China’s Internet Court Reaches Decision on First Bitcoin Mining Machine Dispute

作者: Roy Cai
The court ruled that possessing and generating Bitcoin legally and trading Bitcoin mining machines is lawful in China.

The Hangzhou Internet Court concluded China’s first Bitcoin mining machine dispute on September 10. The court ruled the Bitcoin mining machine contract legal and valid in this case and dismissed the plaintiff’s claim for contract termination and interest compensation.

Last year, the Hangzhou Internet Court was established to handle disputes over Internet-related issues such as e-commerce disputes, domain name conflicts and intellectual property rights infringements. On June 27, the Hangzhou Internet Court ruled on a copyright infringement case, which was the first time blockchain-backed digital evidence was accepted.    

On January 4, Chen, the plaintiff, purchased 20 Bitcoin mining machines from a seller online, worth a total of about $87,500. Chen filed a lawsuit with the court after his refund requests were rejected by the seller.

Chen believed that the mining machine deal was illegal due to the ban on cryptocurrency trade and the ban on ICOs issued by the Chinese central bank. Chen also believed that the request complied with the consumer rights law on unconditional refunds within seven days of receiving the goods given that the request was put forward before the goods were received.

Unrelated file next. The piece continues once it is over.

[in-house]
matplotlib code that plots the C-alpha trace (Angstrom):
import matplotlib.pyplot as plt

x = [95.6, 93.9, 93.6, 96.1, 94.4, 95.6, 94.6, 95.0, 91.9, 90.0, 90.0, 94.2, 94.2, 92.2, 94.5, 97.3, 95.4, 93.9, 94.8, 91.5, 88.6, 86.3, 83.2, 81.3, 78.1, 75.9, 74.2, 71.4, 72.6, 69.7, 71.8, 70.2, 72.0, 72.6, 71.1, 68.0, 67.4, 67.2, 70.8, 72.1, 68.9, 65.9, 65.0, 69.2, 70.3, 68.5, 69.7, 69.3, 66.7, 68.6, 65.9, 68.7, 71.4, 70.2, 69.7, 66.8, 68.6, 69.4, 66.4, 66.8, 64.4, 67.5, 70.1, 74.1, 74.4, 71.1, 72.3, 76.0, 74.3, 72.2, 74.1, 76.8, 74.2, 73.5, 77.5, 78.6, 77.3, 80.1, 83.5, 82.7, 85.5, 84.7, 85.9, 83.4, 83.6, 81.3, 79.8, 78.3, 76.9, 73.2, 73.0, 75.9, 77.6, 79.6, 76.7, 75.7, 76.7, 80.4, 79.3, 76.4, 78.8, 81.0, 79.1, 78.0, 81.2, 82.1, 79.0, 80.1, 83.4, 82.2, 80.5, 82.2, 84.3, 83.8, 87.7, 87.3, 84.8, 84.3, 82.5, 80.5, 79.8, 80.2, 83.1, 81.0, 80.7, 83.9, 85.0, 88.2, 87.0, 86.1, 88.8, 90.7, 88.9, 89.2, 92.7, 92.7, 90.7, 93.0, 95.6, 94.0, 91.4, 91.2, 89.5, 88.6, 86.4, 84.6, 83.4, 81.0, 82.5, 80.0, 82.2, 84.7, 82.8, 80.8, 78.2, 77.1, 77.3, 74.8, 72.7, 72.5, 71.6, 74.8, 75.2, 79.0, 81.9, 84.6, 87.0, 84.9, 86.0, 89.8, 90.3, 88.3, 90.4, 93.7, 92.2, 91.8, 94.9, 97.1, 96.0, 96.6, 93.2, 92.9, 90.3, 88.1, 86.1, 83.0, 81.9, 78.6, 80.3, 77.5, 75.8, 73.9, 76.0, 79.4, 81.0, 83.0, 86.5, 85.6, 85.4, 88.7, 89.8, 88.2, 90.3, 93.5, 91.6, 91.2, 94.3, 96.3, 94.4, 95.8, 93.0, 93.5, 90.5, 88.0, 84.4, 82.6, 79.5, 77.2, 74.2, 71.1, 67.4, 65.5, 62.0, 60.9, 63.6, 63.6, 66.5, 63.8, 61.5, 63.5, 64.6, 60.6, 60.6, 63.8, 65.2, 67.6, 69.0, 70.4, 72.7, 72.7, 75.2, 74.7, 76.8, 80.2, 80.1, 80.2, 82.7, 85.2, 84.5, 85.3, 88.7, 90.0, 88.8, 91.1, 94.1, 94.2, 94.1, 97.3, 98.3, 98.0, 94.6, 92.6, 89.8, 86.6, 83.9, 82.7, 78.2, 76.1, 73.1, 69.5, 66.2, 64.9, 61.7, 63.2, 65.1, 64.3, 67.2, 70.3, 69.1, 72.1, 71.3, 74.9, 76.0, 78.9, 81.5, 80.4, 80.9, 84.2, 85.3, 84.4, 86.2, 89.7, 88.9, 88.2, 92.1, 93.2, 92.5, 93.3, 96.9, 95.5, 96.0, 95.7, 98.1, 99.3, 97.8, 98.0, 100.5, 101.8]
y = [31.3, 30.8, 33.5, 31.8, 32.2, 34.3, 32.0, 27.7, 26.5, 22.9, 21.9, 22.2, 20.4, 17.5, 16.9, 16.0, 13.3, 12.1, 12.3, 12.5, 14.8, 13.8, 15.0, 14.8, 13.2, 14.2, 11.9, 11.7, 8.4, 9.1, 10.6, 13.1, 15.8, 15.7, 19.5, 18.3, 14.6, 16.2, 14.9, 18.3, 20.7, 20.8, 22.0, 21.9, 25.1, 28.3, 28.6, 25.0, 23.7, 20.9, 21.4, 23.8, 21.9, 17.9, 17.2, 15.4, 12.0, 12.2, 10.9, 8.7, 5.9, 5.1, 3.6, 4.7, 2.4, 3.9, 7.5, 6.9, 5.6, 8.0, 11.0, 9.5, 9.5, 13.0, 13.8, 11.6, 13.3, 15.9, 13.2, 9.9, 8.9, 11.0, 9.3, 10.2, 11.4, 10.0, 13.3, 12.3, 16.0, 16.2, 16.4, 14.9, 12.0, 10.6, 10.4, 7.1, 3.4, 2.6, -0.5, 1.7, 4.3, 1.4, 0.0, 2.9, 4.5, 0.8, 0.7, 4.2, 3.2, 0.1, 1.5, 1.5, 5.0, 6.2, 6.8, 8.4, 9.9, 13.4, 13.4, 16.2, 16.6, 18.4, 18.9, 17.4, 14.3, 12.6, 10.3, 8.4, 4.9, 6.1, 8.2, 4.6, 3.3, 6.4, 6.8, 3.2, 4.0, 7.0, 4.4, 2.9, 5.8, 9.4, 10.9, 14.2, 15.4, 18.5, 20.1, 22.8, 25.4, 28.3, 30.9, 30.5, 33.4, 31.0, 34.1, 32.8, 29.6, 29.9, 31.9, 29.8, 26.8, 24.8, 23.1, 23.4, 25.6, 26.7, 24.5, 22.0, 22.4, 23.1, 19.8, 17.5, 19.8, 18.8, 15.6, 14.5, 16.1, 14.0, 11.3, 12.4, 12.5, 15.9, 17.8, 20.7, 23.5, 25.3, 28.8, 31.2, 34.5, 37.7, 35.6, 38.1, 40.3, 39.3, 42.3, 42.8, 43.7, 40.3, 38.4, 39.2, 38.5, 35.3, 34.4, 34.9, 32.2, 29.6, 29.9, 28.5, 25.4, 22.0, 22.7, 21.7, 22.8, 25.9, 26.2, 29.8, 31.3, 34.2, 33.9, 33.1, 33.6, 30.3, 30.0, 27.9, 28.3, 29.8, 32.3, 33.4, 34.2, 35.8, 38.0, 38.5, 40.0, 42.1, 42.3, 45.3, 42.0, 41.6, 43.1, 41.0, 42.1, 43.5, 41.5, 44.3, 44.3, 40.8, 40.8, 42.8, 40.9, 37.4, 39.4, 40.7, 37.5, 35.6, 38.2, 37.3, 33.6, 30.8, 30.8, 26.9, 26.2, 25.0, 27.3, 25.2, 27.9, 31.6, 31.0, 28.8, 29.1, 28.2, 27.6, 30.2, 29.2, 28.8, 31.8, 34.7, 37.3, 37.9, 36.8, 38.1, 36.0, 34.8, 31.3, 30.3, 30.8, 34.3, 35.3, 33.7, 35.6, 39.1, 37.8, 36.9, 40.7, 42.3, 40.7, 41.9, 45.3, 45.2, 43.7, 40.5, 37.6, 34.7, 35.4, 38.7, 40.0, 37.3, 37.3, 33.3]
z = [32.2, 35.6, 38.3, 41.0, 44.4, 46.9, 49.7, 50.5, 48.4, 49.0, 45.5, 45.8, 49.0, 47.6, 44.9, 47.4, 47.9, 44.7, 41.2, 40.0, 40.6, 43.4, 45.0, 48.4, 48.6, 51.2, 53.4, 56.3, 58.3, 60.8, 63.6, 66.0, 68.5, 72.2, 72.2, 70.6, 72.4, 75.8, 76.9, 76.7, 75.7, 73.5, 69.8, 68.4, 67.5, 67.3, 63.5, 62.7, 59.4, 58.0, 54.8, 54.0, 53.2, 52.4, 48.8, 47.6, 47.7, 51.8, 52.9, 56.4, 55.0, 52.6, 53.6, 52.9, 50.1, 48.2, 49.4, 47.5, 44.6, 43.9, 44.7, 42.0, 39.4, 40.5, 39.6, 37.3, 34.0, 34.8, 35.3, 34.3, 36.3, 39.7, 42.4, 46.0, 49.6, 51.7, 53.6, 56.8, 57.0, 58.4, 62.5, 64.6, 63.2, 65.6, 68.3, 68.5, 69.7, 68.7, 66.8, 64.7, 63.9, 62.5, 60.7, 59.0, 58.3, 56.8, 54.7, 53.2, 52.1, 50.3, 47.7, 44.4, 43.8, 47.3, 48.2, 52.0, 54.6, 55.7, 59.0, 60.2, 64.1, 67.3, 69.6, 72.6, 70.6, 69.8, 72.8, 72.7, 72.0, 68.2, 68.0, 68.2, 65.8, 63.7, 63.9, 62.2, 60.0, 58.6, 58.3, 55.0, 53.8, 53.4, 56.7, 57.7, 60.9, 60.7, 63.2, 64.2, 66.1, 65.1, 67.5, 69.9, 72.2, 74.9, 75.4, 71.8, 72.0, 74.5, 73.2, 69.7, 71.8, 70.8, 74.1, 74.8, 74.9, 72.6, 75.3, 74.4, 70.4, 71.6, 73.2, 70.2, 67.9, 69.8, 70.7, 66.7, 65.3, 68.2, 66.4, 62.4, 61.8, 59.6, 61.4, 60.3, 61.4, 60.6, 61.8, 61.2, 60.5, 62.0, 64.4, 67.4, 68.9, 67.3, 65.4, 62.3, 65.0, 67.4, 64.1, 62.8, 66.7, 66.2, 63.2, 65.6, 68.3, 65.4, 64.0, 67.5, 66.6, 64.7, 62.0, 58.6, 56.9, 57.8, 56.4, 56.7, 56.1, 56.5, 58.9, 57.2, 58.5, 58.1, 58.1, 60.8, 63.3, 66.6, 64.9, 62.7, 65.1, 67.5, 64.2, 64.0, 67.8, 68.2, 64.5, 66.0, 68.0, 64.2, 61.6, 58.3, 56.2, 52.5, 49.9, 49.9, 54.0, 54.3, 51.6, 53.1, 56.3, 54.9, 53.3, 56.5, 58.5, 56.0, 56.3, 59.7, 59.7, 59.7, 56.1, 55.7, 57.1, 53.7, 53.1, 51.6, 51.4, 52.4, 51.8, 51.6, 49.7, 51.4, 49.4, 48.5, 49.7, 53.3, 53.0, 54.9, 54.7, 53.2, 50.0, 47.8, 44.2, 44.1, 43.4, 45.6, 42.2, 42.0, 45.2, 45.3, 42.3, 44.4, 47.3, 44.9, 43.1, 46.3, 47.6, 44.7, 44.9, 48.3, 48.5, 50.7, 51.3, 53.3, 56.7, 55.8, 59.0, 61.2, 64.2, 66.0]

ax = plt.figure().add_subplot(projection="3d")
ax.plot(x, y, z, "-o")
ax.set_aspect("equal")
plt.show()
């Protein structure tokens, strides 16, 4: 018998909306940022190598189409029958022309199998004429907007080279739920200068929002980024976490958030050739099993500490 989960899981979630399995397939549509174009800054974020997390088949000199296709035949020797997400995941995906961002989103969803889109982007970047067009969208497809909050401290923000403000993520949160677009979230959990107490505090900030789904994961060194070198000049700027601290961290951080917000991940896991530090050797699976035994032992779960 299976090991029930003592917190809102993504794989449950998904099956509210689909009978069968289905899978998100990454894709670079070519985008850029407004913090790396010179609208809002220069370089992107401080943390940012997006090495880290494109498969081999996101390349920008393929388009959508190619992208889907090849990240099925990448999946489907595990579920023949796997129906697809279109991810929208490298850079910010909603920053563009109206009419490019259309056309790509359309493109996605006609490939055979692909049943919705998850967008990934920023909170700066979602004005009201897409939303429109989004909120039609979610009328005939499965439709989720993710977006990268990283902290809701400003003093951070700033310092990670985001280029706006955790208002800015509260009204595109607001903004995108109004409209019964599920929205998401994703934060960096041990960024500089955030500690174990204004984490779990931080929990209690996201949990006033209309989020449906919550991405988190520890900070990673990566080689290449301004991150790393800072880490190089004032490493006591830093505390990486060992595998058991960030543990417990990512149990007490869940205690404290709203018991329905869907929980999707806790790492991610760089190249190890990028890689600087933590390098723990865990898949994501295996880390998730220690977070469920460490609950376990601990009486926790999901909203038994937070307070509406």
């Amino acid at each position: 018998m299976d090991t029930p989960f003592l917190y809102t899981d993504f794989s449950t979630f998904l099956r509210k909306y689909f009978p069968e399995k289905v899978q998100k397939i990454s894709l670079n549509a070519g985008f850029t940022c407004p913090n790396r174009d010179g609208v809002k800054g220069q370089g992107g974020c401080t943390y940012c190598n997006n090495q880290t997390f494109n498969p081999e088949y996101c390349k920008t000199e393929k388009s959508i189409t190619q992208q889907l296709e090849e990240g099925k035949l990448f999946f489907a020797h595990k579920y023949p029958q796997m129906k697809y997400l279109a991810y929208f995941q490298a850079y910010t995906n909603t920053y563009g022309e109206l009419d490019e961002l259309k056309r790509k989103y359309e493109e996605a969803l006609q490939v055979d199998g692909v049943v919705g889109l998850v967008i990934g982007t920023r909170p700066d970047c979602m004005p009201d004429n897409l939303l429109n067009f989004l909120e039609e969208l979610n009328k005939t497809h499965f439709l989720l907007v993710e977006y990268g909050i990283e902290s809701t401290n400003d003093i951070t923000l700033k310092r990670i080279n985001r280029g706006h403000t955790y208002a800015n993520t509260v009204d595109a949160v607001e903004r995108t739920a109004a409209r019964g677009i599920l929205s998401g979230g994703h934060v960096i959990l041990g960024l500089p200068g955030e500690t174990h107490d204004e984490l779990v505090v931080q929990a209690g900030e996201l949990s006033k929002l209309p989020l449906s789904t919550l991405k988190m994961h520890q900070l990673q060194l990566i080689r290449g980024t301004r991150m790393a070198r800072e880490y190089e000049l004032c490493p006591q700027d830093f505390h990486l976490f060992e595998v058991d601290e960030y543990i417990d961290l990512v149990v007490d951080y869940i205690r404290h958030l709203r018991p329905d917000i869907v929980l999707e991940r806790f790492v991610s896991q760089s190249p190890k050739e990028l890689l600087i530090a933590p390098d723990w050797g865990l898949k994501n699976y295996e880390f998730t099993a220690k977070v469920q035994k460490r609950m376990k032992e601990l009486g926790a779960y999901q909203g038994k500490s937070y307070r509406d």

After the hearing, the court announced that the sales contract, in the form of data messages between the two parties, was a lawfully formed contract. China’s laws and administrative regulations do not prohibit possession, mining or circulation of Bitcoin, nor do they prohibit the trade of Bitcoin mining machines. Therefore, the plaintiff’s claim was deemed untenable and it was determined that the contract involved in the case was legal and valid.

The consumer rights law on unconditional refunds within seven days serves as a solution when there is asymmetric information between the buyer and an online seller leading to misrepresentation of the truth. In this case, the plaintiff’s request for a refund was motivated by their recognition of financial regulations after the contract was signed rather than asymmetric information. Thus, the law on an unconditional refund within seven days does not apply in this case.

Finally, the court dismissed the plaintiff’s request for contract termination and interest compensation from the defendant due to a lack of legal and factual evidence.